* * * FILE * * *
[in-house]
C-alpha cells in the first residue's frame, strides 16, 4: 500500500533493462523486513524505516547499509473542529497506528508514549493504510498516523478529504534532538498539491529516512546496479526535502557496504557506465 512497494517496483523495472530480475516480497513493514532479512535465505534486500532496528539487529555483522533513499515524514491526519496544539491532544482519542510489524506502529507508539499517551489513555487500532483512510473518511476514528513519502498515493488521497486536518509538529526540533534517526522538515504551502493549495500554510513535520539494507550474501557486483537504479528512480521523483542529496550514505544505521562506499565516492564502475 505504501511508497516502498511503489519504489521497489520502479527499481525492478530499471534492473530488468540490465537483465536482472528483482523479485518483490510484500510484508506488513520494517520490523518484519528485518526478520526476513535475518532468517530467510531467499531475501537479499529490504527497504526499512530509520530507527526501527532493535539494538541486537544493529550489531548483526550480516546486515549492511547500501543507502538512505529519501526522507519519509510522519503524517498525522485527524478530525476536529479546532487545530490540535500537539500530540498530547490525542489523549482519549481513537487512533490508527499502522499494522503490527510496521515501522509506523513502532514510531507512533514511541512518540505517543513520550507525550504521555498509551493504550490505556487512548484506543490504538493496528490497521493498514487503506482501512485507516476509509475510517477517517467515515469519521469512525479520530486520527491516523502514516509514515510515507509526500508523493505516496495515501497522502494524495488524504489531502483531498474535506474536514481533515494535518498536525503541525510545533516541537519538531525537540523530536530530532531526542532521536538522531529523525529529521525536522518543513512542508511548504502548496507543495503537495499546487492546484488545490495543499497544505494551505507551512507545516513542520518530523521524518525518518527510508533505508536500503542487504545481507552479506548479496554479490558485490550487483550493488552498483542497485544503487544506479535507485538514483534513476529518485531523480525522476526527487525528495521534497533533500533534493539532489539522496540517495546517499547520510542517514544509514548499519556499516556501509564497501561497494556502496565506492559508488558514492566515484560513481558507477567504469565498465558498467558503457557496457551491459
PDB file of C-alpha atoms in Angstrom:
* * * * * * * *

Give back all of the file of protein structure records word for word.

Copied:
[in-house]
C-alpha cells in the first residue's frame, strides 16, 4: 500500500533493462523486513524505516547499509473542529497506528508514549493504510498516523478529504534532538498539491529516512546496479526535502557496504557506465 512497494517496483523495472530480475516480497513493514532479512535465505534486500532496528539487529555483522533513499515524514491526519496544539491532544482519542510489524506502529507508539499517551489513555487500532483512510473518511476514528513519502498515493488521497486536518509538529526540533534517526522538515504551502493549495500554510513535520539494507550474501557486483537504479528512480521523483542529496550514505544505521562506499565516492564502475 505504501511508497516502498511503489519504489521497489520502479527499481525492478530499471534492473530488468540490465537483465536482472528483482523479485518483490510484500510484508506488513520494517520490523518484519528485518526478520526476513535475518532468517530467510531467499531475501537479499529490504527497504526499512530509520530507527526501527532493535539494538541486537544493529550489531548483526550480516546486515549492511547500501543507502538512505529519501526522507519519509510522519503524517498525522485527524478530525476536529479546532487545530490540535500537539500530540498530547490525542489523549482519549481513537487512533490508527499502522499494522503490527510496521515501522509506523513502532514510531507512533514511541512518540505517543513520550507525550504521555498509551493504550490505556487512548484506543490504538493496528490497521493498514487503506482501512485507516476509509475510517477517517467515515469519521469512525479520530486520527491516523502514516509514515510515507509526500508523493505516496495515501497522502494524495488524504489531502483531498474535506474536514481533515494535518498536525503541525510545533516541537519538531525537540523530536530530532531526542532521536538522531529523525529529521525536522518543513512542508511548504502548496507543495503537495499546487492546484488545490495543499497544505494551505507551512507545516513542520518530523521524518525518518527510508533505508536500503542487504545481507552479506548479496554479490558485490550487483550493488552498483542497485544503487544506479535507485538514483534513476529518485531523480525522476526527487525528495521534497533533500533534493539532489539522496540517495546517499547520510542517514544509514548499519556499516556501509564497501561497494556502496565506492559508488558514492566515484560513481558507477567504469565498465558498467558503457557496457551491459
PDB file of C-alpha atoms in Angstrom: